S122 Monthly Relationships Between NAO Mode and North American Snow Pack Persistence on a One-Degree-by-One-Degree Grid

Sunday, 6 January 2013
Exhibit Hall 3 (Austin Convention Center)
Nicholas E. Rothfuss, Central Michigan University, Harrison, MI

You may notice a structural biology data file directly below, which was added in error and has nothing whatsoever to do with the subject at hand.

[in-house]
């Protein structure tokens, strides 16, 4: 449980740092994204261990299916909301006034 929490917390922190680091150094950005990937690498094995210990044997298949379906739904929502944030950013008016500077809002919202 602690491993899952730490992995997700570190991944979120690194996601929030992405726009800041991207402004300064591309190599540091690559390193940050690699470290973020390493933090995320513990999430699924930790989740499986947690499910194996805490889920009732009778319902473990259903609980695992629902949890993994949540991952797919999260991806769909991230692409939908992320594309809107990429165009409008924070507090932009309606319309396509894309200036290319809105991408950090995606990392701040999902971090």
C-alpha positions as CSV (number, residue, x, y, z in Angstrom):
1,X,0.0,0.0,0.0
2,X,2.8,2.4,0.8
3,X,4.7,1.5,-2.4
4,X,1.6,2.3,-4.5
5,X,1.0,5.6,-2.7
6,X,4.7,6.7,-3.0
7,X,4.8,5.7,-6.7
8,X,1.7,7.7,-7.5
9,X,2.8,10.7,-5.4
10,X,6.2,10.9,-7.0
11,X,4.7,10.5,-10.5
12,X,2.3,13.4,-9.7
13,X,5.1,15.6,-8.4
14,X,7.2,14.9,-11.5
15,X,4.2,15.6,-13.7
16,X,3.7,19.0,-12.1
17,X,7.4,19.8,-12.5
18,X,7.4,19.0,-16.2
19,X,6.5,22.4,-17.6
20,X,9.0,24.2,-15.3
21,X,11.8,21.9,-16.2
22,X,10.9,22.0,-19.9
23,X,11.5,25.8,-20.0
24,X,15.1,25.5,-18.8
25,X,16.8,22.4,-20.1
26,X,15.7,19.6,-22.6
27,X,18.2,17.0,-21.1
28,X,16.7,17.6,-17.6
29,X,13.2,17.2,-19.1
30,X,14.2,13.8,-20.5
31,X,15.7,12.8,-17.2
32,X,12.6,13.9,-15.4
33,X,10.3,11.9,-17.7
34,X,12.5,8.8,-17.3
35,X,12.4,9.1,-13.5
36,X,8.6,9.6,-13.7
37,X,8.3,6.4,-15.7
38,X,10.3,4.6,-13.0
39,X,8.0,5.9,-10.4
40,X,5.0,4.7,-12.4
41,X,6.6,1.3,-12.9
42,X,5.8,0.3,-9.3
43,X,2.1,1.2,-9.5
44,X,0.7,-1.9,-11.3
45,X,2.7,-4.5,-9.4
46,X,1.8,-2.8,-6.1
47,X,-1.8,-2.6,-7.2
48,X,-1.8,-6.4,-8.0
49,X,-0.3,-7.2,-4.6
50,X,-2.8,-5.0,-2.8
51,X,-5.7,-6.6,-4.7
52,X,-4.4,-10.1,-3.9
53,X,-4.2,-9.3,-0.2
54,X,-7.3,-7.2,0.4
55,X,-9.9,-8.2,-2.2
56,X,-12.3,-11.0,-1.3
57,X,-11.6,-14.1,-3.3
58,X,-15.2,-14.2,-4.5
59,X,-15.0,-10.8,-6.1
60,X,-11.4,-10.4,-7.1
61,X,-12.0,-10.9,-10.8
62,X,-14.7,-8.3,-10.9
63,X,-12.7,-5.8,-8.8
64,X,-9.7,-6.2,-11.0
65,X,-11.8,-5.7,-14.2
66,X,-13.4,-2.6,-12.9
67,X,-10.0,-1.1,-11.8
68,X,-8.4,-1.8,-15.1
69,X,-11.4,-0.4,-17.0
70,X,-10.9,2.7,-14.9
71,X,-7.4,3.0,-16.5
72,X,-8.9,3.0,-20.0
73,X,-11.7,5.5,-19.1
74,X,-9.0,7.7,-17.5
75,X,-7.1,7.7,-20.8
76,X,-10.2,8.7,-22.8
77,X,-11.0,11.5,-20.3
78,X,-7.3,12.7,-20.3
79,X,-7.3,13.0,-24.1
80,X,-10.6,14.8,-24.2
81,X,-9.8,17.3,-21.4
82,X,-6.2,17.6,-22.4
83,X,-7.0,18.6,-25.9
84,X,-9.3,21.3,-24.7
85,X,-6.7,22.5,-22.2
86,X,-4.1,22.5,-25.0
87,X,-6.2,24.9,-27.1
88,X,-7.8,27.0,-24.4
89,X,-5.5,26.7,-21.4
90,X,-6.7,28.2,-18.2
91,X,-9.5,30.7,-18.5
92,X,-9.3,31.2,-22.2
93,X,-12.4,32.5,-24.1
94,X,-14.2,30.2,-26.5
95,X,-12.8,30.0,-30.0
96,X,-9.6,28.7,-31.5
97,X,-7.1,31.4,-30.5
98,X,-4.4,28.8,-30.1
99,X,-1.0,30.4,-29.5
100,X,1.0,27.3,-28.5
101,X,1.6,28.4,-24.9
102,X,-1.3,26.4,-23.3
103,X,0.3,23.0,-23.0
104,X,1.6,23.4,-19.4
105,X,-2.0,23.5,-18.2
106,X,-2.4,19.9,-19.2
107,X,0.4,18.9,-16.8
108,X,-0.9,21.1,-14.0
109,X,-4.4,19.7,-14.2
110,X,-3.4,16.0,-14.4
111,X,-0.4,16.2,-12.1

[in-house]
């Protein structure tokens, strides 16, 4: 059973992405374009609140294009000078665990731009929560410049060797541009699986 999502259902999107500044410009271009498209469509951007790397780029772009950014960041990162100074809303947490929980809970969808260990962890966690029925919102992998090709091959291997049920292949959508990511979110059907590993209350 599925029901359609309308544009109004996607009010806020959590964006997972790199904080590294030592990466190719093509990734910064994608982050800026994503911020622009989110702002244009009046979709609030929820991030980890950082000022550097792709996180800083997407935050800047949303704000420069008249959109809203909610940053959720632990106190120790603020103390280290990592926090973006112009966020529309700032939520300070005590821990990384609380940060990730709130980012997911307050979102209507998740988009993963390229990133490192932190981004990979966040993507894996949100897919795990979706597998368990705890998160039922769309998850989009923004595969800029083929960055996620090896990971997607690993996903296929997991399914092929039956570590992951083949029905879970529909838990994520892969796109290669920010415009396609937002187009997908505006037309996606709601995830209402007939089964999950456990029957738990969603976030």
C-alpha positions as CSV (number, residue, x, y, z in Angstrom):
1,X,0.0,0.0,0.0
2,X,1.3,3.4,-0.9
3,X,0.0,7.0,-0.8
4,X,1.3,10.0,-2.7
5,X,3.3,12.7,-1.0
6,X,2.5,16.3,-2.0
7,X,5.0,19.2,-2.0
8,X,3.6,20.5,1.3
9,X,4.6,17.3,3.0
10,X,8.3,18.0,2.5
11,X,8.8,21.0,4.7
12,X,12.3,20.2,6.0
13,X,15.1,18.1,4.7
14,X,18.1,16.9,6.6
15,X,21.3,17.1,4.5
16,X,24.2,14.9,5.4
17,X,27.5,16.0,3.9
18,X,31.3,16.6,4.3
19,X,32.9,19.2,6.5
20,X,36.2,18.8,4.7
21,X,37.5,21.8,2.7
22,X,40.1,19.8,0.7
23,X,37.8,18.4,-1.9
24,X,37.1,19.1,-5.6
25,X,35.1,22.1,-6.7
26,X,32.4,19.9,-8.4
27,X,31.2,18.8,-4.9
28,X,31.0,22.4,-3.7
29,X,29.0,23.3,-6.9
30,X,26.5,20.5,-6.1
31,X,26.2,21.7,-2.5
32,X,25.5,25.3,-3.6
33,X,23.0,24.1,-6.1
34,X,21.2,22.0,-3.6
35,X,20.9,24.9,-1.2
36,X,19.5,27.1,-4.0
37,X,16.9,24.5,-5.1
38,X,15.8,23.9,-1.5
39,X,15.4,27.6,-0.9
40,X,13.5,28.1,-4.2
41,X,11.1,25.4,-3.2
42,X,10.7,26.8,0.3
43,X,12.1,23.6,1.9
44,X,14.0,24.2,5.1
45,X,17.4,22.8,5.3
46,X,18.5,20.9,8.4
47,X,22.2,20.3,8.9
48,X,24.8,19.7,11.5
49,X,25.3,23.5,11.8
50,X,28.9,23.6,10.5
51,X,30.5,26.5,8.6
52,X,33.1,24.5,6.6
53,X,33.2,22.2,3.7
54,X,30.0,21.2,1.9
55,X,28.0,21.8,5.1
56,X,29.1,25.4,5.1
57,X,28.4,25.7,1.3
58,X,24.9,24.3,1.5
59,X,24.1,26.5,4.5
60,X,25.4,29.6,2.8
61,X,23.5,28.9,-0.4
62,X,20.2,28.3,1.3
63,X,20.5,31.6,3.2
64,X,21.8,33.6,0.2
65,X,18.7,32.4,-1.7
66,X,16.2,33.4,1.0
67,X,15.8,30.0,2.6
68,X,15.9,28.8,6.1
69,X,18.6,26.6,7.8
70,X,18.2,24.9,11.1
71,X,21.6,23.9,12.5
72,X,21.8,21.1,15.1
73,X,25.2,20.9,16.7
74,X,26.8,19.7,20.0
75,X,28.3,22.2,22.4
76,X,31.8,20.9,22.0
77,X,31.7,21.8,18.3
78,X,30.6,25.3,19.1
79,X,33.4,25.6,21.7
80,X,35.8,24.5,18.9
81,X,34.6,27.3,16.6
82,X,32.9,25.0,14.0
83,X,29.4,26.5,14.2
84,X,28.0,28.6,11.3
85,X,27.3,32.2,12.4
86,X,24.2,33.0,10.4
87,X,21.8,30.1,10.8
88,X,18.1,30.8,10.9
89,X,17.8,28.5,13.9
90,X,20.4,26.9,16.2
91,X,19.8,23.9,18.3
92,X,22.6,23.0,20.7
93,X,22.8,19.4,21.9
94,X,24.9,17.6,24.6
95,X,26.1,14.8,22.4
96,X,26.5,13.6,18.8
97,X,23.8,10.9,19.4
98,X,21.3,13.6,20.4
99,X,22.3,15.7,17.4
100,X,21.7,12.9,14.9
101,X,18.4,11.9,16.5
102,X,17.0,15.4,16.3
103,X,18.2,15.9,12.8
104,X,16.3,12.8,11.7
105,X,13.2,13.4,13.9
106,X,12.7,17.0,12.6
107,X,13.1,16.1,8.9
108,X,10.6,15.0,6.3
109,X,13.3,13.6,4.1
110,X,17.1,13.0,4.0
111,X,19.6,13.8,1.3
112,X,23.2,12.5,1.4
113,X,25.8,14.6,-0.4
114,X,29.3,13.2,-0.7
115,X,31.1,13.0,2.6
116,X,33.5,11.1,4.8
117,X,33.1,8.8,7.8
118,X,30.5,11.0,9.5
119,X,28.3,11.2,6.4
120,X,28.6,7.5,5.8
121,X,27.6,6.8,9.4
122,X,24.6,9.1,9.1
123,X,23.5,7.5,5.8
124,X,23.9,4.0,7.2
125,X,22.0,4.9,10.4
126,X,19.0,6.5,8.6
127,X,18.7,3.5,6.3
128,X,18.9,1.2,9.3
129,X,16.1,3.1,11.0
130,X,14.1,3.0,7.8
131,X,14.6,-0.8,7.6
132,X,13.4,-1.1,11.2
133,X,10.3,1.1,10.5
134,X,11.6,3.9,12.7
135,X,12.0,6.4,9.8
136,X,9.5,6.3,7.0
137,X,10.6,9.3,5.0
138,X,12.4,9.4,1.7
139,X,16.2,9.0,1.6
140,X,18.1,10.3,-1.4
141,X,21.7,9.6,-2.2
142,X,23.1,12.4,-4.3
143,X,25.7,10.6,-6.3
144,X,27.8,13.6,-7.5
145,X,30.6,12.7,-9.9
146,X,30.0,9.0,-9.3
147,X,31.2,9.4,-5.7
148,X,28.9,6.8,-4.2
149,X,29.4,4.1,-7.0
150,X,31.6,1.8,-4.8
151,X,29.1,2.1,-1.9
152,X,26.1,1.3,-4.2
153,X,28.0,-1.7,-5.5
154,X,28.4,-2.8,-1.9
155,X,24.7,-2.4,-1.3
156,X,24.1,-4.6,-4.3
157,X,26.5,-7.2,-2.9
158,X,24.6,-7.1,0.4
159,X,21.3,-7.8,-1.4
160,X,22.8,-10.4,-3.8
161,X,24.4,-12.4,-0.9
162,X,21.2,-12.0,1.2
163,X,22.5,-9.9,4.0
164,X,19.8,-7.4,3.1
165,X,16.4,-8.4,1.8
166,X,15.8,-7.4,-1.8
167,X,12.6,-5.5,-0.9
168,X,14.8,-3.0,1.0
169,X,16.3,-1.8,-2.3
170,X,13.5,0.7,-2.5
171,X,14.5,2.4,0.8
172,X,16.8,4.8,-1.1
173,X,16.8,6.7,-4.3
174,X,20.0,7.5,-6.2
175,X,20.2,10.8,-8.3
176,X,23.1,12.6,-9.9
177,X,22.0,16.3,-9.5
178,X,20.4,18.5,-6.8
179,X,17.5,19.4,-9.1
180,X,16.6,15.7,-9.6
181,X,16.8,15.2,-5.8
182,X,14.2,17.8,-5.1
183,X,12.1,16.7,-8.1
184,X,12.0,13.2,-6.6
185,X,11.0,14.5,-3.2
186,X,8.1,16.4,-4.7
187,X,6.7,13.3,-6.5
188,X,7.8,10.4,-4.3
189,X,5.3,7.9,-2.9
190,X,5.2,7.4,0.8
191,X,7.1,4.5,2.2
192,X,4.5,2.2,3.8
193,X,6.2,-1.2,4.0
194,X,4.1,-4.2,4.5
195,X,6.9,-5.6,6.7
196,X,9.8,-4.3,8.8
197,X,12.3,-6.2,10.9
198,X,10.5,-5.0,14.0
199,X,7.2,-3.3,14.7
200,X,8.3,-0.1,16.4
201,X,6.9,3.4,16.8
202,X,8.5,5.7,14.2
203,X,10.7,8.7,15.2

Simulations by Klingaman et al. (2008) suggest persistent snow pack over North America could modulate the North Atlantic Oscillation (NAO). To investigate this further, correlation tests for each point on a one-degree-by-one-degree gridded data set covering the years 1956 to 2009 are run comparing the number of days in each of November, December, January, and February where the snow pack was at least 15 cm to the monthly NAO value for each subsequent month up to the following March. Tests are run using two different approaches: a hybrid chi-square/Fisher exact test contingency table scheme and Spearman rank correlations. Significant correlations are noted over five larger-scale areas: a large region of Northwestern Canada and Southern Alaska in November with both two and four-month lags, an area south of James Bay in December with a one-month lag, the Central Appalachians in January with a one-month lag, the vicinity of the Alaska Panhandle in January with a two-month lag, and an area in the Southwest United States in February with a one-month lag. For each of these correlations, 500 mb and 700 mb geopotential height anomaly maps are generated using the NCEP/NCAR reanalysis product for composite high and low snowpack months. These maps are examined for evidence of snow pack forcing of the overall upper air pattern and therefore the NAO. Results do not support this relationship.
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